Wednesday, October 28, 2020

New Ways to Find Things

There's been a lot of discussion about how the fiber arts community that can't and/or won't use R*velry can find each other. Here are some ways to find and/or connect with this part of the community.

There are a few websites that have been set up; you'll find a link to the Fiber Indy List in the sidebar (full disclosure: I'm listed there), but also there's the Accessible Patterns Index (I'm also listed there; 11 of my 15 patterns include Low Vision Accessible pdfs) and the Yarn Database.

Websites are great for finding designers and patterns, but what about other crafters? There are healthy crafting communities on Instagram and Twitter! And the easiest way to find them is through hashtags. Through polls and discussions this last week or so, Twitter user BirdieToldMe (@kaysaraahsaraah) has helped to add some hashtags we can use to search for other crafters, as well as designers, indy dyers, and notions makers; talk about finding your community! #RavelryAccessibility, which was coined during the first throes of NuRav to enable ease in finding out what was going on when forum threads were being locked and archived almost as soon as they started has been decided to be left to information posts, and these are the decided upon hashtags to use on pertinent community posts: #OffRav , #OffRavDesigners ,  #InclusiveYarnCommunity and on Wednesdays be sure to use #WIPWednesdayOffRav on your progress pics. By following these tags on Instagram and Twitter, you'll quickly find the vibrant communities existing on both social media sites.

You may be wondering why I've capitalized each word in the above hashtags. It makes them readable to screen readers instead of being garbled, and also easier to read by individuals with sight issues and some who are neurodiverse. I find them easier to figure out as a glasses wearer since age 9 ½. Unfortunately, this means typing out the hashtags every time instead of relying on auto fill or the suggestions that pop up. But I think those extra few seconds are worth it to make the hashtags accessible and inclusive. If we want to say we have an #InclusiveYarnCommunity, we can show it by our hashtags.

Some designers have set up new places to house their forums as well. Louise Tilbrook moved her "Everyday Knitters" group off of Facebook earlier this summer to a new home on Mighty Networks. Tania Richter had been using Discord; I'm not sure if she's still using it due to her extra severe migraine and subsequent medical appointments/corrective lenses/minimizing time of any kind of online activity/medications. I've heard others are trying to incorporate fora into their existing sites, but I'm not aware of anyone who has this up and running just yet; if you're aware of anyone who does, please let me know in the comments below so I can boost it.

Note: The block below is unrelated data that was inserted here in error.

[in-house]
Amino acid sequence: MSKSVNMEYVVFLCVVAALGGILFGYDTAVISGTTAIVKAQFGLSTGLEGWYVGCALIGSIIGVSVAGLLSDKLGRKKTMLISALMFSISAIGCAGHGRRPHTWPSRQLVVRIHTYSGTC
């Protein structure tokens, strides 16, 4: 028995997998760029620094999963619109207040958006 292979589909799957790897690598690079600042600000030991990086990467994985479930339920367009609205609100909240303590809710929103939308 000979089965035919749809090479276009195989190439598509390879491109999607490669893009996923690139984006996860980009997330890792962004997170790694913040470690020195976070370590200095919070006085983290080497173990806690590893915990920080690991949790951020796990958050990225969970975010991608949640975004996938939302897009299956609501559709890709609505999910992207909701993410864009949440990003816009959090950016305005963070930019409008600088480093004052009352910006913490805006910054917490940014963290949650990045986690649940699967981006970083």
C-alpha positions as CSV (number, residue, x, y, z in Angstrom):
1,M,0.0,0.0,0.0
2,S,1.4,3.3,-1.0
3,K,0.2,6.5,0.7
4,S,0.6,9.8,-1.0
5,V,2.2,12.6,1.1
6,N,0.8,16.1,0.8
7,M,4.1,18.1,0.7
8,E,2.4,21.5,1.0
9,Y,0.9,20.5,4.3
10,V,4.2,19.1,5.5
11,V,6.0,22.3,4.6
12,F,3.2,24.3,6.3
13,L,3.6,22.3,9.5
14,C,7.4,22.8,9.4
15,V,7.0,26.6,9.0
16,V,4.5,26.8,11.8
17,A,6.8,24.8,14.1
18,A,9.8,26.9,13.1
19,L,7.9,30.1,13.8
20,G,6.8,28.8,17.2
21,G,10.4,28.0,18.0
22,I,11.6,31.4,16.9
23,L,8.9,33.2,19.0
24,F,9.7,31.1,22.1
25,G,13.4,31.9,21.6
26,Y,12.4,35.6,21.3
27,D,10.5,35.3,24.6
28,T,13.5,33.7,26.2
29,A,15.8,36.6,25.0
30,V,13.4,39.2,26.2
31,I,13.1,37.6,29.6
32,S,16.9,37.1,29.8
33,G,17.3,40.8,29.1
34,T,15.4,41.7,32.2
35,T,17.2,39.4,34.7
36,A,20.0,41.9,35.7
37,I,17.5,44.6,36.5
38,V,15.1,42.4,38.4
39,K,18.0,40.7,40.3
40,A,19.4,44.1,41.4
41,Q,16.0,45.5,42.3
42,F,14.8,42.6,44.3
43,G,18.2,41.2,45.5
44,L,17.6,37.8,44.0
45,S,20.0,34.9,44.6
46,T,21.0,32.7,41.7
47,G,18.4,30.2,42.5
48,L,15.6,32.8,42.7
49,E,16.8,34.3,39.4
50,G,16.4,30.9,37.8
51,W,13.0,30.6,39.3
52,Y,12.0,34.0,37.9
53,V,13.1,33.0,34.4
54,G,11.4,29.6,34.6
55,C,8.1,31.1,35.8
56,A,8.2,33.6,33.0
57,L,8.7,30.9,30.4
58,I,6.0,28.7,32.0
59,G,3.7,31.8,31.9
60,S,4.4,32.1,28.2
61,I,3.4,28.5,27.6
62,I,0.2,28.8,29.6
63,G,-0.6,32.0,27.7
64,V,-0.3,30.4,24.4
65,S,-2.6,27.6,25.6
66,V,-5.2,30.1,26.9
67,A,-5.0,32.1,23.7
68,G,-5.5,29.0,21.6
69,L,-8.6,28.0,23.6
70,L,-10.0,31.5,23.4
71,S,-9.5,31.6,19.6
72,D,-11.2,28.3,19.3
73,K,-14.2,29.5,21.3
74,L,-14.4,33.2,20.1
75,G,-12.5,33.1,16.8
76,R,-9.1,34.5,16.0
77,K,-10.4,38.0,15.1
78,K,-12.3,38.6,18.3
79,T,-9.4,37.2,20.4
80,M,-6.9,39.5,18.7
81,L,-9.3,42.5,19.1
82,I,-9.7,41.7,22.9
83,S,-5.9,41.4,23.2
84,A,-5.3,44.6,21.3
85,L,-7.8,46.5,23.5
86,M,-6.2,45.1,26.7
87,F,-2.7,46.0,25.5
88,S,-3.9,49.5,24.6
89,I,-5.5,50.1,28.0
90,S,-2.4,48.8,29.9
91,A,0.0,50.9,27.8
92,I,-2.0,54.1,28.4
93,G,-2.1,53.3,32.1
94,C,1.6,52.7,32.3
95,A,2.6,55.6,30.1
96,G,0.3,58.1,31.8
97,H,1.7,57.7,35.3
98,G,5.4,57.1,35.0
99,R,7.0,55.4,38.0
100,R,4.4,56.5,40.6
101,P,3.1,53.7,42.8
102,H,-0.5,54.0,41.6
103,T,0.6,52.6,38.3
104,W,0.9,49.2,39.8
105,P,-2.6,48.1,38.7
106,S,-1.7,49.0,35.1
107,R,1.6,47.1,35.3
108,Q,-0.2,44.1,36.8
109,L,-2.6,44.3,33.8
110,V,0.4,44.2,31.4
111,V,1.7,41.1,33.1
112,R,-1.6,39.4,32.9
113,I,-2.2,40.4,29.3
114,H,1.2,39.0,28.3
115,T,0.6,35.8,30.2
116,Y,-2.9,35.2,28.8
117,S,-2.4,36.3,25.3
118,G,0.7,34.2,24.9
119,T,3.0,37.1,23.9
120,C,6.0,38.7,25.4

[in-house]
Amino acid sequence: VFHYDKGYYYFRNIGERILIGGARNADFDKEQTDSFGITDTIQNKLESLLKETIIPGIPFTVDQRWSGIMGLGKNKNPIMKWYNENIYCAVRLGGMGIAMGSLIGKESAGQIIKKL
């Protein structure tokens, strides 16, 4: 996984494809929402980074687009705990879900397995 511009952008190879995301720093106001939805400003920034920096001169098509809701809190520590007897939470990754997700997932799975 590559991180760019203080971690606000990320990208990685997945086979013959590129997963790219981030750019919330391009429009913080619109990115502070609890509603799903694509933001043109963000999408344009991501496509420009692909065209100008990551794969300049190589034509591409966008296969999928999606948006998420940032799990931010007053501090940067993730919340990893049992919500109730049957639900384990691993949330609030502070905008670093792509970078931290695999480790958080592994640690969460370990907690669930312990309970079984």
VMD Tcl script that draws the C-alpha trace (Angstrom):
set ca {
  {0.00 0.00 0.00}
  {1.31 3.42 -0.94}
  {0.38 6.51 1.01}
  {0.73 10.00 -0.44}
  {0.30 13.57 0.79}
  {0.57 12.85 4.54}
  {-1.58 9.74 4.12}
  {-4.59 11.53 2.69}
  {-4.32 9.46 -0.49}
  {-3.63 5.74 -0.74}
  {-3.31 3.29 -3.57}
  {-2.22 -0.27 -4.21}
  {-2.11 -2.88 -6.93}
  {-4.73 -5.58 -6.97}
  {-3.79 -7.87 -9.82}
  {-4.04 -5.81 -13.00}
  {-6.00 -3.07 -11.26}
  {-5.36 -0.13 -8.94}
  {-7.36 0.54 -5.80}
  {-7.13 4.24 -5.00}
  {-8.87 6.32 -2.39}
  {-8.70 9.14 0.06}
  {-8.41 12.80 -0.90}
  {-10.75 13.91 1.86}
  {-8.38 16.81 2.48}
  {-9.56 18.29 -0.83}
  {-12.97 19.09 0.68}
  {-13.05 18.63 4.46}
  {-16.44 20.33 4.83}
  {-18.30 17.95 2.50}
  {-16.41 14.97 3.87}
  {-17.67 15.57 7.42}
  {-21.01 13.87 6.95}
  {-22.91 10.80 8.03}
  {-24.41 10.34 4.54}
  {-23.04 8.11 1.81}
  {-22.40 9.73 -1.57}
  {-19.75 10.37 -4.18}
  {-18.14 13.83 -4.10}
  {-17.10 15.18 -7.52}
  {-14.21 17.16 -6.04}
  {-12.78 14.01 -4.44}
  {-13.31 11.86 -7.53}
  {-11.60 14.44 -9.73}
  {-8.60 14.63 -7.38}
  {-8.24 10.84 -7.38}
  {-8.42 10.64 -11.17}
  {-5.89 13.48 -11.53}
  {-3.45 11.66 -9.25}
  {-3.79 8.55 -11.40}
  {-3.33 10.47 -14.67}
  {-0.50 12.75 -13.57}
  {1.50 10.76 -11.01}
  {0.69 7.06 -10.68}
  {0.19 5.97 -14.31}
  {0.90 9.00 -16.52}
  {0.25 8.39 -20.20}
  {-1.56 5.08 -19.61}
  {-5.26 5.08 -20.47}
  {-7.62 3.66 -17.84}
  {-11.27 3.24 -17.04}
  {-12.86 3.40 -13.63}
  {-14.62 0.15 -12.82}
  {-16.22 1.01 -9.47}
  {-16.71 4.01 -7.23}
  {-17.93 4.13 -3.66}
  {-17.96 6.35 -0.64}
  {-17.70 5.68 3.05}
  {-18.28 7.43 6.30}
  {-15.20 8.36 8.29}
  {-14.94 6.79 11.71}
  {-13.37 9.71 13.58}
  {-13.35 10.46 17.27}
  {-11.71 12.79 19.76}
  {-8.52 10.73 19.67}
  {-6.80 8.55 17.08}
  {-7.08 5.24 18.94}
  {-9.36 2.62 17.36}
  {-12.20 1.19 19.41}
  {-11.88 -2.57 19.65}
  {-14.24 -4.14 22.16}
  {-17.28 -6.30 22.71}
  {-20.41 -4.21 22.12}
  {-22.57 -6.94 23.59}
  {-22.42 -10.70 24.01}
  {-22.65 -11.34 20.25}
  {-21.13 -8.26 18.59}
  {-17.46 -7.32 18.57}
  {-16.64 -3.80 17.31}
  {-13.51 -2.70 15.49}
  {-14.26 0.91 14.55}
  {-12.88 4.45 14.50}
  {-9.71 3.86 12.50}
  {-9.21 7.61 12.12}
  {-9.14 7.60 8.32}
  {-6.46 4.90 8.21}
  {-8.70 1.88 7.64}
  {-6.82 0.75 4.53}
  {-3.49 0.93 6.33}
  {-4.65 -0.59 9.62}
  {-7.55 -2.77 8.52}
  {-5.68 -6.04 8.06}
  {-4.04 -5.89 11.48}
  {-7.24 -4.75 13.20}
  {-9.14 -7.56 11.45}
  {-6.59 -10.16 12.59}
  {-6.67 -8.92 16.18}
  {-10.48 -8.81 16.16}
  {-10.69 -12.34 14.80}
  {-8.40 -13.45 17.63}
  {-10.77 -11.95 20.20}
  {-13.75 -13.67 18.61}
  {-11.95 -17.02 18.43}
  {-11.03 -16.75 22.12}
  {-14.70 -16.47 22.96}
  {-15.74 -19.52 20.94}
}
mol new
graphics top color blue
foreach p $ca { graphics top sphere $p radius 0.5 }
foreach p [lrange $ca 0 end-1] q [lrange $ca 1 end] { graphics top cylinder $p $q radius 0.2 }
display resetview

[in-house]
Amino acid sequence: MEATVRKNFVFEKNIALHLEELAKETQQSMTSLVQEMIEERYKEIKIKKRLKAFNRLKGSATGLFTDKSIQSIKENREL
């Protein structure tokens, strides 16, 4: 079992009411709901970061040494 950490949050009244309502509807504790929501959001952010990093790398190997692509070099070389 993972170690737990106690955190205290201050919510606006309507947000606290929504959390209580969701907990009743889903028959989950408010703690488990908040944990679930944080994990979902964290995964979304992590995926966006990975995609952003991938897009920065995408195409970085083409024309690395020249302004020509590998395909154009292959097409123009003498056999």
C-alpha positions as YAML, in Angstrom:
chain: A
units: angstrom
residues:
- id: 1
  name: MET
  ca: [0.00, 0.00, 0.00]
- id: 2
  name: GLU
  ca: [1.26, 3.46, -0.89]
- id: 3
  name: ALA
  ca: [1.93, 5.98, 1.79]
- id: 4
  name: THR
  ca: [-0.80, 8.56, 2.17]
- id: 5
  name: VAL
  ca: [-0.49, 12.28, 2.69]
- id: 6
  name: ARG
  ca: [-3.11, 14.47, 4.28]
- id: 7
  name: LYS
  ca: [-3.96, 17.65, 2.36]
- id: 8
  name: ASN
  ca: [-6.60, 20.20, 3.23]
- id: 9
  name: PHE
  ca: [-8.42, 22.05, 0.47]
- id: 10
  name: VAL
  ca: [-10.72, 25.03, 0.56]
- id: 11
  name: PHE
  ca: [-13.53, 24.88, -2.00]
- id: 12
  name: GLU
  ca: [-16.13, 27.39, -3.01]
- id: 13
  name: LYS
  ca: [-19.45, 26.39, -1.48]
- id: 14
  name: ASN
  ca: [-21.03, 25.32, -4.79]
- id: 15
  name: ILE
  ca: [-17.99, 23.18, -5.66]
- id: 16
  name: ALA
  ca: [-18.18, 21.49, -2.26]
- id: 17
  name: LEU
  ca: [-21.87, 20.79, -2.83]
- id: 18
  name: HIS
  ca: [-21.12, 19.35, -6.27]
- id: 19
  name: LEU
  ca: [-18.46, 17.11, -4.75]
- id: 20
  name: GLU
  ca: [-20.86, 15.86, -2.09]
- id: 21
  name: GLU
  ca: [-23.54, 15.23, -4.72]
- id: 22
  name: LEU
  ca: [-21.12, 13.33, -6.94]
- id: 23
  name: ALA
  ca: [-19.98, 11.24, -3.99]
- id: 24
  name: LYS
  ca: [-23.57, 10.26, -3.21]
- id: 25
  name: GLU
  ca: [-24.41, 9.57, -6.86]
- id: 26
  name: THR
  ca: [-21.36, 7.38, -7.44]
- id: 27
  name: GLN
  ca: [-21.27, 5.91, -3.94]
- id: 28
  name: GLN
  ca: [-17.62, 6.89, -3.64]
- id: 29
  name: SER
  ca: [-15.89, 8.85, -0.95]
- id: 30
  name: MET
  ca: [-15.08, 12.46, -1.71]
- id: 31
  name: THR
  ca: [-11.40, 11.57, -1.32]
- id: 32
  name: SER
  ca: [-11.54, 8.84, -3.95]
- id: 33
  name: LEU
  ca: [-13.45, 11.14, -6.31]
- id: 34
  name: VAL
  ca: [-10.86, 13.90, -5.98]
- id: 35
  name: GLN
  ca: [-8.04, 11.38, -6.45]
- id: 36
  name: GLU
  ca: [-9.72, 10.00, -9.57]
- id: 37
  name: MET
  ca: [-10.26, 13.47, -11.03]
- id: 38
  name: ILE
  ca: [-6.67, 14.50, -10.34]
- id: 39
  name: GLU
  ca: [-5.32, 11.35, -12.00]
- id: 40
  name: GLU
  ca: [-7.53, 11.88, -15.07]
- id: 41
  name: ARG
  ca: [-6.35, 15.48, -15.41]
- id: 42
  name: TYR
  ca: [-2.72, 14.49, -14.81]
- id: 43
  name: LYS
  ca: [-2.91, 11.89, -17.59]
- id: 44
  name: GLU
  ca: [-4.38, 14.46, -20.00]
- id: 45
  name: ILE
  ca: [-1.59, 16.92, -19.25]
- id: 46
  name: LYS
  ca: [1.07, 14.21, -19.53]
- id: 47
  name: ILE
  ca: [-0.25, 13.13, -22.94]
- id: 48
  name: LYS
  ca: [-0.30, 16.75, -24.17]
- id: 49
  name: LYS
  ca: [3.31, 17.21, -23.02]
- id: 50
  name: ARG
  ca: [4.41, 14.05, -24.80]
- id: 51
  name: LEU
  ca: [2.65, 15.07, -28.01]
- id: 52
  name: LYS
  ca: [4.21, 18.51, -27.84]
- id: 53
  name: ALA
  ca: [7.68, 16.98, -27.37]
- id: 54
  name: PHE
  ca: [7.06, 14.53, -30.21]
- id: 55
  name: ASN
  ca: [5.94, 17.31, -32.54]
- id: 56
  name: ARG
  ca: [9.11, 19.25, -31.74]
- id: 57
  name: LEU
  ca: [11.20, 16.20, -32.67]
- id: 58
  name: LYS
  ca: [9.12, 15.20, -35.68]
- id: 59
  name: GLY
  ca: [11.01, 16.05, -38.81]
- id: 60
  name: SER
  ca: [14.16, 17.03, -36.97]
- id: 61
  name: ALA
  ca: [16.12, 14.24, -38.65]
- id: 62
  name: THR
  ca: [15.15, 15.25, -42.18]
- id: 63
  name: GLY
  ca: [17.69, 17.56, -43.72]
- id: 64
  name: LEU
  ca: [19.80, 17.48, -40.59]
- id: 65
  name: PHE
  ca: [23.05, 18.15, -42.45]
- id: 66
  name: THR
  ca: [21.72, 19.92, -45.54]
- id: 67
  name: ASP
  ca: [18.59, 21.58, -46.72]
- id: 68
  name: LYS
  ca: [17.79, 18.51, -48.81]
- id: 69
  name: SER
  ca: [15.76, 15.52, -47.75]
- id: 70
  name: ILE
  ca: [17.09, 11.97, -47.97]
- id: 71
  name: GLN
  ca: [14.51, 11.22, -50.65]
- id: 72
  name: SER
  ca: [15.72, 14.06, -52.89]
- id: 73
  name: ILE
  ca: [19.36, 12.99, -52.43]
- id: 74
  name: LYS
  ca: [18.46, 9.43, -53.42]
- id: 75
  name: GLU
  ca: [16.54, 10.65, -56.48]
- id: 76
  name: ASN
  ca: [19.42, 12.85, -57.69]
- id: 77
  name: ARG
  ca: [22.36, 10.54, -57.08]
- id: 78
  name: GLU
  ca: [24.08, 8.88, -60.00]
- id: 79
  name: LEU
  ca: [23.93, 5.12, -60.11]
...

I've given my R*velry group members a heads up that the group will be disappearing before the Classic Rav deadline is up. As of this writing, I haven't decided how, or if, to replace the group. It was never as much as a hub as I'd hoped. I'll be hosting test knits via either Fiberly or Yarnpond going forward, which was the main reason for my group's existence, so I don't feel I really need one right now. Something to think of in the future maybe. 

Yours in yarn and hashtags,

Wednesday, October 21, 2020

Home again, home again

Getting my things together this morning for my return home after a doctor's appointment in Town yesterday.

I finished my Harvest Monday evening! I had all but the left pocket done on Sunday night so I wore it in. Here it is; not the best light I'm afraid:
A brightly coloured striped cardigan lays on a blue bedspread. The entire photo looks a bit yellowed due to taking it at night indoors.

After my appointment yesterday, I headed downtown. Downtown St. John's is a treat to walk around. I got lunch as takeout and thanks to a brilliant sunny day I walked up to Harbourside Park to eat.
View of Signal Hill taken from Harbourside Park. Cabot Tower is to the left overlooking the ocean and the Narrows into St. John's harbour.

Harbourside Park's friendly residents: a Newfoundland dog (larger, closest to the camera) and a Labrador dog (smaller dog).

Looking toward Signal Hill, again a lovely view of Cabot Tower. In the foreground there's quite a bit of water, showing just how close Harbourside Park is to the actual harbour itself.

And I suddenly had the urge to have my friends Newfoundland and Labrador ;) "model" my sweater. 
Brightly coloured striped cardigan draped on the back of a Newfoundland dog statue in the sunlight. The cardigan is positioned in a common laying pose as if it were spread on a bed or couch.

The same sweater positioned on the Newfoundland dog as if the dog were wearing it around its shoulders.

The same sweater again only this time it is the Labrador retriever dog that has the cardigan around its shoulders.

Aren't they great sports?

From Harbourside Park I headed for a bit of a walk. I captured some prettiness near the Newfoundland War Memorial.
Red petunias and white roses in the Newfoundland War Memorials built in planters.